The other CWGC headstone in this cemetery is a humble private of the D.C.L.I., who died, aged 28, in October 1947, more than two years after hostilities ceased.
Two victims of German bombing.
All thirty seven passengers died when EgyptAir Flight 741 crashed on its descent to Nicosia International Airport on 29th January 1973.
Wing Commander Ros M. Lea (née Hyde) sadly died of cancer in 2014.
Private John Ivor Castle Mann, aged 22, 9th Bn. Devonshire Regiment, died on 13th October 1917 and is buried in Godewaersvelde British Cemetery, a few miles south west of Poperinge.
One final grave caught my eye. The bottom name on this headstone is that of Lieutenant Commander Anthony Hunter Terry, who died on 28th February 1942 during the aftermath of the Battle of the Java Sea, aged 32. His story is interesting; an eye-witness to the sinking of H.M.S. “Hood” on 24th May 1941 aboard H.M.S. “Prince of Wales”, he had been seconded to H.M.S. “Sultan”, not a ship, but the Singapore Naval Base, and thus avoided the fate of his colleagues when the “Prince of Wales” and “Repulse” were sunk by Japanese bombers off the east coast of what was then Malaya on 10th December 1941 , just three days after Pearl Harbor. Fast forward two months to early February 1942, and with the evacuation of Singapore in full swing it seems that Terry, one of only two naval officers left at H.M.S. “Sultan”, had made his way to Sumatra, where he and some 200 men, including survivors of the “Prince of Wales” and “Repulse”, boarded the S.S. “Ban Ho Guan” (pictured below) at the southern Sumatran port of Padang with the objective, perhaps, of reaching Fremantle in Australia. The ship was last seen on 28th February, the day after the Battle of the Java Sea, after which it disappeared without trace somewhere in the Indian Ocean.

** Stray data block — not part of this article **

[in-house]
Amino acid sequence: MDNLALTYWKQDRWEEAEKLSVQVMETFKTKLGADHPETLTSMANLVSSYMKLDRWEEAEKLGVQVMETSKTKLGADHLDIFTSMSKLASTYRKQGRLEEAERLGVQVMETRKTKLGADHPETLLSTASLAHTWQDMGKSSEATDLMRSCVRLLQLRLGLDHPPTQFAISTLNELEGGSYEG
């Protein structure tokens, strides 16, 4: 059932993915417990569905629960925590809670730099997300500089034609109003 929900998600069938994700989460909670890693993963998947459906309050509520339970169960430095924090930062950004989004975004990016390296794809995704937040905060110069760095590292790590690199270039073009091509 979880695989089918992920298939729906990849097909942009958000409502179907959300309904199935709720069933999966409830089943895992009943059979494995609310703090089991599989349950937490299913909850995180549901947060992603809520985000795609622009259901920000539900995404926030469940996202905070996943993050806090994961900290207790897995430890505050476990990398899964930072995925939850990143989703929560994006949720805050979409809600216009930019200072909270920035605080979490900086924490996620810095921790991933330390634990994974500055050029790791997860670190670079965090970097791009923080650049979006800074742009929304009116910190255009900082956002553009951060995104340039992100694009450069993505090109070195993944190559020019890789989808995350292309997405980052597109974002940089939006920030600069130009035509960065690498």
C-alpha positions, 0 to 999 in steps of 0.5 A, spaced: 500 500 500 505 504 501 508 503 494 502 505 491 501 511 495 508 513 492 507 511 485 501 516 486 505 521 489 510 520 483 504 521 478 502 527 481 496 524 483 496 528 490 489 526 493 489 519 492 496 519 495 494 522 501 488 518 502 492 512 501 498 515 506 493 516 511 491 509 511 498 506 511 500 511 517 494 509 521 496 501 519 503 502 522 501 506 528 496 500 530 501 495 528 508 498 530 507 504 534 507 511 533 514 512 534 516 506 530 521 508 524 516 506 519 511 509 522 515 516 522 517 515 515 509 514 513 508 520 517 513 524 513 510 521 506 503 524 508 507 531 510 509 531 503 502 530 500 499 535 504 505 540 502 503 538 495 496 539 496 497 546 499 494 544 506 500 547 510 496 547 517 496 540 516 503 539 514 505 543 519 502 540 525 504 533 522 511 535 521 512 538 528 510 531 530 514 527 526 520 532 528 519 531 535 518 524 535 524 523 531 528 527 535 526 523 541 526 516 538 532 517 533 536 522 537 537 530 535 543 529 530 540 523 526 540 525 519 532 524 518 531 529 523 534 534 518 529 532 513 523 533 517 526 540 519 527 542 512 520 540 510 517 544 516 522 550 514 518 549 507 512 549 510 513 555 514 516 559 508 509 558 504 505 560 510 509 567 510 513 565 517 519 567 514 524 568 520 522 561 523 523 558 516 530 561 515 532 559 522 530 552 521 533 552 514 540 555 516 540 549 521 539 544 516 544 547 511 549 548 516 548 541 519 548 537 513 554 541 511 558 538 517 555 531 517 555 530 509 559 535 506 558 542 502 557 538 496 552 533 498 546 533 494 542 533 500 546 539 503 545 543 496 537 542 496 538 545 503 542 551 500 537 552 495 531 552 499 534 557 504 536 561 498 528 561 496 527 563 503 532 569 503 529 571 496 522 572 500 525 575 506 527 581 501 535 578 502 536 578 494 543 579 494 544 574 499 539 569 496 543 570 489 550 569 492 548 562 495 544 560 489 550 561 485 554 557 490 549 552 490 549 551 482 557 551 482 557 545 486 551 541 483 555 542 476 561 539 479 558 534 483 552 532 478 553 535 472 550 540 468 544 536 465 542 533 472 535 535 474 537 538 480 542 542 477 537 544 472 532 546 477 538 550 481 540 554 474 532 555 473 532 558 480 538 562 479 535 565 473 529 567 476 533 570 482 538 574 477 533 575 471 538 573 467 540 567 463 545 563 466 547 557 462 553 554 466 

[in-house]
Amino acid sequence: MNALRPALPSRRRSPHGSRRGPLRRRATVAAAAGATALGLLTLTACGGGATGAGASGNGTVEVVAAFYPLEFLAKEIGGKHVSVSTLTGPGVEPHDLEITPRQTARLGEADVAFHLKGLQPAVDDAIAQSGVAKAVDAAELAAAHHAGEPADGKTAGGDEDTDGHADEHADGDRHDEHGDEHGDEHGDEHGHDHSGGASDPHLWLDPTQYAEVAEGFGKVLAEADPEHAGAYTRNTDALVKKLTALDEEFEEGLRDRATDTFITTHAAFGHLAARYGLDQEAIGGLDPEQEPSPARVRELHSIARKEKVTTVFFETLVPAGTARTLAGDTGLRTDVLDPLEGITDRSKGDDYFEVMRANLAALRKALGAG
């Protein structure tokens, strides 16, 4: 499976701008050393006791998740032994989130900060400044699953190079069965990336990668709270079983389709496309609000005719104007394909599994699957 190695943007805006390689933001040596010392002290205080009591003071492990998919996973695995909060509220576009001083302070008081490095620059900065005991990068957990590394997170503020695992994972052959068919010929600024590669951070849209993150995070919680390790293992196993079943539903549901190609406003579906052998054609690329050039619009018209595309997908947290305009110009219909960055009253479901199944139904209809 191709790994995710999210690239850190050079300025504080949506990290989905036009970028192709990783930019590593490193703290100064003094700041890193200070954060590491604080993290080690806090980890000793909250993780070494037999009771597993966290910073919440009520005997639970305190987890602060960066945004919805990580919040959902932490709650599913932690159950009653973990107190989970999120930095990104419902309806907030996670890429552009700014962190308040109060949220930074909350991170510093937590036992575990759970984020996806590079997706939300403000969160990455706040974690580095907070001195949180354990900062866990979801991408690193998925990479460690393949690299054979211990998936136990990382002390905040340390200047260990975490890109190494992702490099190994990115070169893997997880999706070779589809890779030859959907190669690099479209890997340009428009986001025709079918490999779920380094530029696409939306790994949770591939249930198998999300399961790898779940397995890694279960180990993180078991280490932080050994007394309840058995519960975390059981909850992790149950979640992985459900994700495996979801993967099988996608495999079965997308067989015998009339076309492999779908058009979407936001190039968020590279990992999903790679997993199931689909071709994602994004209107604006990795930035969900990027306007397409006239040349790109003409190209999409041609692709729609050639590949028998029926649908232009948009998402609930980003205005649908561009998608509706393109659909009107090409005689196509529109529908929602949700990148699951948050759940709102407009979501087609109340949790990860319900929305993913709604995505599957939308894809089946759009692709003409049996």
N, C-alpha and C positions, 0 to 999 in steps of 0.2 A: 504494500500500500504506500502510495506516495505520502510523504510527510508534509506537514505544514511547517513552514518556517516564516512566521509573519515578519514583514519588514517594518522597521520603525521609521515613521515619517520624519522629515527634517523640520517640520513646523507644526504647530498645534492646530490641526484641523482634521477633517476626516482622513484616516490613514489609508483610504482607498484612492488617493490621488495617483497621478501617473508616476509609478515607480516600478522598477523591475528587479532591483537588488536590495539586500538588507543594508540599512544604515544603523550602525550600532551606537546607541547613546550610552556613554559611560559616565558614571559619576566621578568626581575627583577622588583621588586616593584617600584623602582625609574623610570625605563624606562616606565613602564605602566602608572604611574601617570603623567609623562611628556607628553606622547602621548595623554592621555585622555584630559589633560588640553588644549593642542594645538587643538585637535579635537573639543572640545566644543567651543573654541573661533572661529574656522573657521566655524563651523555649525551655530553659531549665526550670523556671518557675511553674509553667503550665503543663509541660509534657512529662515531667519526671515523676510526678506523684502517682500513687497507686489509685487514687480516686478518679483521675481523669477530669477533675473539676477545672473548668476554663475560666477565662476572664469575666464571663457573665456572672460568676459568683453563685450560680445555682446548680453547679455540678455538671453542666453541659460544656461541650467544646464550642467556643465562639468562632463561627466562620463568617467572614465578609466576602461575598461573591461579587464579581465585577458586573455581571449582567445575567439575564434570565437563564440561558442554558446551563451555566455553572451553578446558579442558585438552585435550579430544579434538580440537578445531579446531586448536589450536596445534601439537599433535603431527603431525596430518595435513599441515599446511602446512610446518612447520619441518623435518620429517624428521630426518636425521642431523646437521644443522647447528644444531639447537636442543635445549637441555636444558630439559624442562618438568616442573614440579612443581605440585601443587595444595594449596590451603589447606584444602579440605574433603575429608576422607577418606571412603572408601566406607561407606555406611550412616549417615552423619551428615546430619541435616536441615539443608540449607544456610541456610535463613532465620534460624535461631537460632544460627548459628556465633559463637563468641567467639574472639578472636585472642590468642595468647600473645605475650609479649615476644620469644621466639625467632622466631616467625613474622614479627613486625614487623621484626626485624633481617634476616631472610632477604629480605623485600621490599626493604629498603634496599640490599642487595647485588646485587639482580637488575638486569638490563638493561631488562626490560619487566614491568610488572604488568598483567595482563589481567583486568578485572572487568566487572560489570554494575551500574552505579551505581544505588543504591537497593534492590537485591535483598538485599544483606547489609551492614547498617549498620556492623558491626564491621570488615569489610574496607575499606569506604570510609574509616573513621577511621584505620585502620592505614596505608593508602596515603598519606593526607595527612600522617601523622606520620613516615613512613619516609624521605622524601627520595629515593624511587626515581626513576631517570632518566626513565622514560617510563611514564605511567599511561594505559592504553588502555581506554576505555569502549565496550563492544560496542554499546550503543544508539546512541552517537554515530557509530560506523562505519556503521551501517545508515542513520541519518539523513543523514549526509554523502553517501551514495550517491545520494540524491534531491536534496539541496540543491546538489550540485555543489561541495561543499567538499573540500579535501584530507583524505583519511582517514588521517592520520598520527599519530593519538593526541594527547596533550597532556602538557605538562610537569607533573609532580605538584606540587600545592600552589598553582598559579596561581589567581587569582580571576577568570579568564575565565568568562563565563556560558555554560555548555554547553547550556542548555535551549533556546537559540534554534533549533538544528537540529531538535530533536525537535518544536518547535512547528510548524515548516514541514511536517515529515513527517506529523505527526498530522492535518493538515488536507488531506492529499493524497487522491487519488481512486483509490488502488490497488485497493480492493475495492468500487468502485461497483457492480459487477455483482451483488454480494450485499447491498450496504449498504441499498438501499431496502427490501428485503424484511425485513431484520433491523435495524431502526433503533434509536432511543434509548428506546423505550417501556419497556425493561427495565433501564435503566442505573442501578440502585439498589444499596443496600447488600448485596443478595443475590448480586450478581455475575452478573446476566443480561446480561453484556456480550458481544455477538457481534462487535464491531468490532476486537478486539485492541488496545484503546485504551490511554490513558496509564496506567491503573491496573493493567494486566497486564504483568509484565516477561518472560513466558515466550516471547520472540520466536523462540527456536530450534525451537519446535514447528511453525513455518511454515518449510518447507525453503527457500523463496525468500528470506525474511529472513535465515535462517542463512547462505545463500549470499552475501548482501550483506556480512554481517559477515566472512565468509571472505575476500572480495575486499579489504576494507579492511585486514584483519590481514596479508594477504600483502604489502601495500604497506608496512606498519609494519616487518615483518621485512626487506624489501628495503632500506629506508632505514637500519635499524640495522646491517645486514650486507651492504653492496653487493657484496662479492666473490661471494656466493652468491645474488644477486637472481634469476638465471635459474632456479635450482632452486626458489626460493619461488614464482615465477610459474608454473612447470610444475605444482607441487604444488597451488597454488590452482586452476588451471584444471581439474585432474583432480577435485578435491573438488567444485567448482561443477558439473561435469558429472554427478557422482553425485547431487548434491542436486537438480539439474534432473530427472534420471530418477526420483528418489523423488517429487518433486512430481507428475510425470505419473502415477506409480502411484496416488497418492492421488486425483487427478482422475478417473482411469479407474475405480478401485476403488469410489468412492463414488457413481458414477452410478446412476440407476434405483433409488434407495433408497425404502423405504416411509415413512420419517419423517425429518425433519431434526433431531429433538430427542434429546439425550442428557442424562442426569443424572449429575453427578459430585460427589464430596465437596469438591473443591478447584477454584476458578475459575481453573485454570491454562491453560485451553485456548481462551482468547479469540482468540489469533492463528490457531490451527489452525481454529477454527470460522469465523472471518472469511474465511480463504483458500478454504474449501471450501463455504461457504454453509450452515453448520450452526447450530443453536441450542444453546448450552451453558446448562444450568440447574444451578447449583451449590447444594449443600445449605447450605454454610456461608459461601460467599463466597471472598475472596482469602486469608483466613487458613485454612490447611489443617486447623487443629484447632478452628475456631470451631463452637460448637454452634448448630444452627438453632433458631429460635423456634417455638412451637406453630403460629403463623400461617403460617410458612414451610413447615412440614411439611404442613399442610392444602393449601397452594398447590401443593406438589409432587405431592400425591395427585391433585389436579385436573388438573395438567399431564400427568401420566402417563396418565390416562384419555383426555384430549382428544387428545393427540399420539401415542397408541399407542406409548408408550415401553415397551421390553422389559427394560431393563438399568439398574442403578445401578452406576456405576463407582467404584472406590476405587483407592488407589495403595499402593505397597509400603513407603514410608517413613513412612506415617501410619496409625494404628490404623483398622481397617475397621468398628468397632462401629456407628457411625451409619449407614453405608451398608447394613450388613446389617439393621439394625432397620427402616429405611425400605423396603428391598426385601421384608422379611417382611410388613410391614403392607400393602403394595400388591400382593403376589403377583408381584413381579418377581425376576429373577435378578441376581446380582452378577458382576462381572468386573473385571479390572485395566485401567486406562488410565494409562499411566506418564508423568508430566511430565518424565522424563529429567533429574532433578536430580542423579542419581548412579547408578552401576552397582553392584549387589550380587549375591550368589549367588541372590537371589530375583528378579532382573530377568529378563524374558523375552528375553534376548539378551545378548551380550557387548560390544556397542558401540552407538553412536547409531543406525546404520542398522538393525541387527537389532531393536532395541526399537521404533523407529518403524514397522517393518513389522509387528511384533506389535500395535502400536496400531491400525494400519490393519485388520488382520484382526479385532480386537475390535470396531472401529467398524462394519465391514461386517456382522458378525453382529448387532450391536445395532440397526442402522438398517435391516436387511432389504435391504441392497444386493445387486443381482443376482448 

Terry had been called as a witness to the Admiralty Board of Enquiry into the sinking of the “Hood” held on board H.M.S. “Devonshire” on 12th August 1941. This is his testimony:
Are you Lieutenant Commander Anthony Hunter Terry, Royal Navy, of “H.M.S. Prince of Wales”? Yes
Is your recollection of what you actually saw fairly clear? Yes.
Where were you at the time? Port-After H. Director.